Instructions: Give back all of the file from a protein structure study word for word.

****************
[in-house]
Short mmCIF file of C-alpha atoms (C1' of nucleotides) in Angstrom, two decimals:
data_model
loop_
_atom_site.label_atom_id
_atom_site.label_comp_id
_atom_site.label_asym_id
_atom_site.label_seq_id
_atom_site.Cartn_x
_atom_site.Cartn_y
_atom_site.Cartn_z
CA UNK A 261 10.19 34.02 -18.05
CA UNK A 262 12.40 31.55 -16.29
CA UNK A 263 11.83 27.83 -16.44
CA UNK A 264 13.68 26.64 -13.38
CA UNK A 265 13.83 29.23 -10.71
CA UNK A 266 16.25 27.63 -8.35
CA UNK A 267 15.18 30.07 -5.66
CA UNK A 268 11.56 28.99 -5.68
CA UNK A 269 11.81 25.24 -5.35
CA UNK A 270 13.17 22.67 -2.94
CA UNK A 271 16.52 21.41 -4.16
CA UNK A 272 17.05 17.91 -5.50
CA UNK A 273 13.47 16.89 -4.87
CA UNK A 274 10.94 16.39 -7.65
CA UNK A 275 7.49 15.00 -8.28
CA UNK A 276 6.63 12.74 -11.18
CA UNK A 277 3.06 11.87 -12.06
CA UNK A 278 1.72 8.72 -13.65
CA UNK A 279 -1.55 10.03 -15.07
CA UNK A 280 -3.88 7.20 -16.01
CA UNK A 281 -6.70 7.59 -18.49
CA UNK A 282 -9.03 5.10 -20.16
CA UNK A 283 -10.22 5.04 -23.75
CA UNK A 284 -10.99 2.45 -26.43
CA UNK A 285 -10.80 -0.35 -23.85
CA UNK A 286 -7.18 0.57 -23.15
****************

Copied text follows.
[in-house]
Short mmCIF file of C-alpha atoms (C1' of nucleotides) in Angstrom, two decimals:
data_model
loop_
_atom_site.label_atom_id
_atom_site.label_comp_id
_atom_site.label_asym_id
_atom_site.label_seq_id
_atom_site.Cartn_x
_atom_site.Cartn_y
_atom_site.Cartn_z
CA UNK A 261 10.19 34.02 -18.05
CA UNK A 262 12.40 31.55 -16.29
CA UNK A 263 11.83 27.83 -16.44
CA UNK A 264 13.68 26.64 -13.38
CA UNK A 265 13.83 29.23 -10.71
CA UNK A 266 16.25 27.63 -8.35
CA UNK A 267 15.18 30.07 -5.66
CA UNK A 268 11.56 28.99 -5.68
CA UNK A 269 11.81 25.24 -5.35
CA UNK A 270 13.17 22.67 -2.94
CA UNK A 271 16.52 21.41 -4.16
CA UNK A 272 17.05 17.91 -5.50
CA UNK A 273 13.47 16.89 -4.87
CA UNK A 274 10.94 16.39 -7.65
CA UNK A 275 7.49 15.00 -8.28
CA UNK A 276 6.63 12.74 -11.18
CA UNK A 277 3.06 11.87 -12.06
CA UNK A 278 1.72 8.72 -13.65
CA UNK A 279 -1.55 10.03 -15.07
CA UNK A 280 -3.88 7.20 -16.01
CA UNK A 281 -6.70 7.59 -18.49
CA UNK A 282 -9.03 5.10 -20.16
CA UNK A 283 -10.22 5.04 -23.75
CA UNK A 284 -10.99 2.45 -26.43
CA UNK A 285 -10.80 -0.35 -23.85
CA UNK A 286 -7.18 0.57 -23.15